Williams praises Ozzie's Sox contributions
White Sox GM exchanged texts with new Marlins skipper
GLENDALE, Ariz. -- Ozzie Guillen is gone from the White Sox, but certainly not forgotten. And according to White Sox general manager Ken Williams, Guillen's positive contributions made over eight years as manager always should be held close by the organization and the fan base.
Williams talked to MLB.com about a text exchange he had with Guillen during this Spring Training in which he thanked the former manager for helping the White Sox achieve consistent success.
"I don't know if it was last week or the week before that that I sent him a message, a text, just thanking him for the hard work and expressed to him directly you know it saddens me that things worked out the way they did," Williams said. "But I thanked him for the hard work and all that we accomplished together and I wished him luck.
"He wrote back and thanked me for the opportunity to manage the team that he was most fond of. He loves the city and everything. It was a nice exchange."
All sides clearly have moved on since Guillen's departure to Florida, and Williams doesn't see a scenario where that peace will change. He also didn't look as his staying in Chicago and Guillen being let out of the final year of his White Sox contract as his personal victory in a power struggle.
"It was portrayed as some sort of power play, but I never felt that. It simply is untrue," Williams said. "I had no problem working with Ozzie [on] all baseball-related things. Some of the peripheral things, you know, I think probably anybody would have a little bit of an issue here and there.
"You won't hear anything negative come out of my mouth about Ozzie Guillen or anybody that was on the staff. I don't believe that there will be any, at least I hope that people can move on to the point where we can still appreciate all the things that were accomplished here."
Peavy revels in Minor success
GLENDALE, Ariz. -- Jake Peavy followed John Danks to the Camelback Ranch back fields on Thursday afternoon, making a start against the Rangers' Triple-A team. There was really nothing to be gained by the right-hander facing a Royals team he probably will go against two or three times during the 2012 regular season, so instead he worked on his offspeed pitchers under a controlled environment.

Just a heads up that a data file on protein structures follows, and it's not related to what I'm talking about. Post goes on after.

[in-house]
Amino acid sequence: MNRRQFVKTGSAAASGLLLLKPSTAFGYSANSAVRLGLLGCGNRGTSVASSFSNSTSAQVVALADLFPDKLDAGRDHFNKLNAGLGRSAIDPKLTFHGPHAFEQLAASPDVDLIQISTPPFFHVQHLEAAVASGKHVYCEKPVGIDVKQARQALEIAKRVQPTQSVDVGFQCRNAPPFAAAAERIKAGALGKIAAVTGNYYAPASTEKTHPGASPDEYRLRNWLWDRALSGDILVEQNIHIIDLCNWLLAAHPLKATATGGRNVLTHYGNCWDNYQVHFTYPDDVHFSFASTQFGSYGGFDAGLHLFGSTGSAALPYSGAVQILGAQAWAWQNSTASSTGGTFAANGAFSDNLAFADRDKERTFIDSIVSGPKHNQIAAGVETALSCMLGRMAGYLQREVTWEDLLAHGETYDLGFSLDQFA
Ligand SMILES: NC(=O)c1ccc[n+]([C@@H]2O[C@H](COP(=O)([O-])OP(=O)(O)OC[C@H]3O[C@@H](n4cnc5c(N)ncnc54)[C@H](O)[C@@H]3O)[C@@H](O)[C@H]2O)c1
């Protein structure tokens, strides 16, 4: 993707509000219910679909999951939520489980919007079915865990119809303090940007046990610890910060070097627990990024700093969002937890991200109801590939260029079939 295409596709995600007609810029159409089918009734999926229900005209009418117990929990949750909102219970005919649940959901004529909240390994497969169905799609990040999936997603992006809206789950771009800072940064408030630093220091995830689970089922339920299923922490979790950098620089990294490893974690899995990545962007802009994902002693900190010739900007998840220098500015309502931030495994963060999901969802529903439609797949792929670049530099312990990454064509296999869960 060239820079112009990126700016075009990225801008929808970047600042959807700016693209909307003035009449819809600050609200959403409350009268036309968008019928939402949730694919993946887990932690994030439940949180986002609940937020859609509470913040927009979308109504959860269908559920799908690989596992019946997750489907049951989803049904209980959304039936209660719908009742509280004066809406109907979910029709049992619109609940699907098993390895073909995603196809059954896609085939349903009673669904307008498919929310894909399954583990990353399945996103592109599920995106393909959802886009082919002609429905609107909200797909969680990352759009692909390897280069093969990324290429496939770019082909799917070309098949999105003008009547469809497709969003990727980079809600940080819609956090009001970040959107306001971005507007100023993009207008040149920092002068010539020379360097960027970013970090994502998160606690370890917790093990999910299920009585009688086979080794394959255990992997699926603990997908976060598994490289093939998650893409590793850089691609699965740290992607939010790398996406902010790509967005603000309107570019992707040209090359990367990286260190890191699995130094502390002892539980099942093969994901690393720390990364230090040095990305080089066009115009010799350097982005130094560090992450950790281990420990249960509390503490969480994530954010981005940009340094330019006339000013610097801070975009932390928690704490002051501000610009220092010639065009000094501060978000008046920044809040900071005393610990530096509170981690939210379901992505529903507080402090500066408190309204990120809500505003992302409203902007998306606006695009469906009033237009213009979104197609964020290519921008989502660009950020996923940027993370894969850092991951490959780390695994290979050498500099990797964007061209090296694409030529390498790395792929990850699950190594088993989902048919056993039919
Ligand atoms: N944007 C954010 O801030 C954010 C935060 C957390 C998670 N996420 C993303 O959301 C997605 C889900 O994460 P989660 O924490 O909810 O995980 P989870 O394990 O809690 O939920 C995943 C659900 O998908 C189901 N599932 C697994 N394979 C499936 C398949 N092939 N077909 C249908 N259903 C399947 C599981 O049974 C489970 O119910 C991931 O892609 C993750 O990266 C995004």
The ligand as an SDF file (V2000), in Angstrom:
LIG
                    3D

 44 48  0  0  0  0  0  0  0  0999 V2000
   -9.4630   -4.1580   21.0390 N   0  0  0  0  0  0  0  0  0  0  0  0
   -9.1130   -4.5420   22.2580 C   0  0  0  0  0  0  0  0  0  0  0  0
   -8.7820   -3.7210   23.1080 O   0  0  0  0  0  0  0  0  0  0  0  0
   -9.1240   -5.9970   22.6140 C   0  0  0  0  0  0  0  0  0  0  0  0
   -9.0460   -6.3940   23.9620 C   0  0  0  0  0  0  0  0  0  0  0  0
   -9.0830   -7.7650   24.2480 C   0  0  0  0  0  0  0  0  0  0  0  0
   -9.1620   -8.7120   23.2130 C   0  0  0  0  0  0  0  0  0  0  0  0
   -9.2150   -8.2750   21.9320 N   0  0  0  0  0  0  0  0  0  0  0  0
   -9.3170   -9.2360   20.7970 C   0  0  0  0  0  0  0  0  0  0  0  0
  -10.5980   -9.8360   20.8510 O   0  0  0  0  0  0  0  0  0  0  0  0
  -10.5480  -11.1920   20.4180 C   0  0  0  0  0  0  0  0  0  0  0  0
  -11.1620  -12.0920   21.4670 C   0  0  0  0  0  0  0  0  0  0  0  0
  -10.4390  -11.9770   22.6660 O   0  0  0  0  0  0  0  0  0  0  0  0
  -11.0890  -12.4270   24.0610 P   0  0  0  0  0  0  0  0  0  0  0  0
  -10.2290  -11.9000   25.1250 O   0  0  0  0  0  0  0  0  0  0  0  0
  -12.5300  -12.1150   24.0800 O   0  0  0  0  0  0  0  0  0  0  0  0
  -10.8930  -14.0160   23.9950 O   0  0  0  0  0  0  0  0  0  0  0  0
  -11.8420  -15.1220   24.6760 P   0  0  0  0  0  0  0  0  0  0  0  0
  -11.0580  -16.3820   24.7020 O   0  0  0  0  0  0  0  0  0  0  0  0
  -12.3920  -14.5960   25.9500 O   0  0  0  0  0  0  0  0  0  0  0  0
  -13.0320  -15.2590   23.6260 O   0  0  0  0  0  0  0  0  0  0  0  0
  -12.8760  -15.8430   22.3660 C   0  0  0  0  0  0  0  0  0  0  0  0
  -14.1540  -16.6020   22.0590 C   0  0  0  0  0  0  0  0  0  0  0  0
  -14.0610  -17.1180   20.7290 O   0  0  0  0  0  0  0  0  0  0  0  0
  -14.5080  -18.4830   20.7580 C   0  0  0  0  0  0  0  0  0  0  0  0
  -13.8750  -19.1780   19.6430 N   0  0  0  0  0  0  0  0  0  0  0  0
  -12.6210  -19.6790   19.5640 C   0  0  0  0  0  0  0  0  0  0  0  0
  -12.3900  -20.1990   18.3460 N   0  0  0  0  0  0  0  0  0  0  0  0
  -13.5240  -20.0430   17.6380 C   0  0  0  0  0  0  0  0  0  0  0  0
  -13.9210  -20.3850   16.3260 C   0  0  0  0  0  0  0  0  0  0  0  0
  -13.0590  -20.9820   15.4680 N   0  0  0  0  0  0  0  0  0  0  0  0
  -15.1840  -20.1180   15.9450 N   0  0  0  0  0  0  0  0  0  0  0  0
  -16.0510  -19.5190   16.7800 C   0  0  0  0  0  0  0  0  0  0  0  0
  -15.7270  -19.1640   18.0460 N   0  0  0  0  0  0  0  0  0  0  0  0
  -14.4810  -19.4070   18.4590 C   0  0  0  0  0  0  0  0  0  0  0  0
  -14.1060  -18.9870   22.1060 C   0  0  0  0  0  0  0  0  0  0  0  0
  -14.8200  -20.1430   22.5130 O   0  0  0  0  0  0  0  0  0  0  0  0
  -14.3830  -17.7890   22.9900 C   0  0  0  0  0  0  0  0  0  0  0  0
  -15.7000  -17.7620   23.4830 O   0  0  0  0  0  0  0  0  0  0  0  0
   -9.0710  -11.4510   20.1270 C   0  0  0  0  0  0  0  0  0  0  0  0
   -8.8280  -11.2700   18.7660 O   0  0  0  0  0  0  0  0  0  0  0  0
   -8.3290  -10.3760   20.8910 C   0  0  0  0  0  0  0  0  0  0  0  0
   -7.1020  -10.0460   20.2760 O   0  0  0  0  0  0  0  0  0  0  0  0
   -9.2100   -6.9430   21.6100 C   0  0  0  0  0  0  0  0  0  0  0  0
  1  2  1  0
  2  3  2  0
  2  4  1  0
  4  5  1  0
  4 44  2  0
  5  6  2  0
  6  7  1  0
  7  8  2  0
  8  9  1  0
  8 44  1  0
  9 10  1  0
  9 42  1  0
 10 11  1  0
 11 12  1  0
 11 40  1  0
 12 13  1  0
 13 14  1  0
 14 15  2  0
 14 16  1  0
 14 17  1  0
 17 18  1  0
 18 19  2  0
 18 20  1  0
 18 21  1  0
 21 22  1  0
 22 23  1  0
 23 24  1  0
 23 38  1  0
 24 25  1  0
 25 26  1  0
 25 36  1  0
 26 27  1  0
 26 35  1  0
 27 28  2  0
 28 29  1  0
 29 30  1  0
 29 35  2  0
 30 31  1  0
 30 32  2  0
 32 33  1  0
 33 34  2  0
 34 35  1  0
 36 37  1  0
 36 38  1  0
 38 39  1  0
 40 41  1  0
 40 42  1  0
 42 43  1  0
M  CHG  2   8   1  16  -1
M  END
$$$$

"We wanted to establish the slower breaking ball, curveball, getting ahead of the lefties with a breaking ball," said Peavy, who allowed one run on six hits over 6 1/3 innings, while striking out six and throwing 84 pitches. "Everything went well. I love going down and getting to interact at that level and see our younger players, throw to our young catchers and get a lot of work in.
"You take that same mindset there. But you know exactly how many pitches you're going to throw so you can truly stay to a game plan. It doesn't matter if you give up four hits on that breaking ball, you're going to stay with it."
Thursday's outing followed five no-hit innings thrown by Peavy against the Mariners during Cactus League action on Saturday. His next start comes Tuesday at home against the Indians, but Peavy once again will work in a Minor League game.
"What's meaningful to me is the way I feel command-wise," Peavy said. "I didn't walk anybody, got up and down seven times. Location-wise, I was very pleased with that.
"As I got tired, I started missing a little. I tried to let it all hang out in that last inning and it wasn't there, which was to be expected."
Dunn, Viciedo pump up offense's confidence
GLENDALE, Ariz. -- After scoring 13 runs against the Mariners on Wednesday, the White Sox hung 16 on Bruce Chen and the Royals during Thursday afternoon's victory at Camelback Ranch.
Suddenly, the offense that scored 19 combined runs while losing five out of six looks as if it's hitting stride. Manager Robin Ventura wasn't as concerned with the results as he was with the swings taken by his charges.
"You see them getting better at-bats," Ventura said. "Not only the hits, but fouling off pitches. Fighting through at-bats and getting better timing. I think that's part of the process of Spring Training, to get yourself there.
"We're not going to do this every day. But during the season, you can piece enough at-bats to like what you see as far as going through the lineup and the way guys are approaching at-bats."
Dayan Viciedo, who had a tooth pulled on Wednesday, homered three times during at-bats on the Minor League side Thursday. But it was Adam Dunn who once again received the bulk of the attention with two home runs, including a grand slam, and six RBIs off of Chen.
Dunn has four homers, one strikeout and nine walks in 24 at-bats. In the first inning, Dunn fouled off two pitches from Chen after getting ahead in the count at 2-1, took a third ball and then hit the next pitch out to left.
"That's my goal, to have good at-bats," Dunn said. "To have a plan each at-bat, whether I want to go up there and hit with two strikes, or go up there and hit the first thing I see that's a strike that I can hit hard and swing.
"Now it's playing baseball, just if it's there, swing. If it's not, make sure you get a pitch you can hit. Again, it goes back to seeing the ball. Not only seeing the ball. I know my strike zone, and whenever I'm not balanced, I start swinging at pitches I shouldn't."
Third to first
White Sox manager Robin Ventura expects to have his roster set when the team leaves for two exhibition games in Houston. But he probably won't yet name a closer from among Matt Thornton, Addison Reed and Jesse Crain.
Crain will test his strained right oblique with a bullpen session Friday. The right-hander was scratched from a game last Wednesday and has not pitched since.
Eduardo Escobar is 10 for his last 17, while Paul Konerko has hit in eight straight.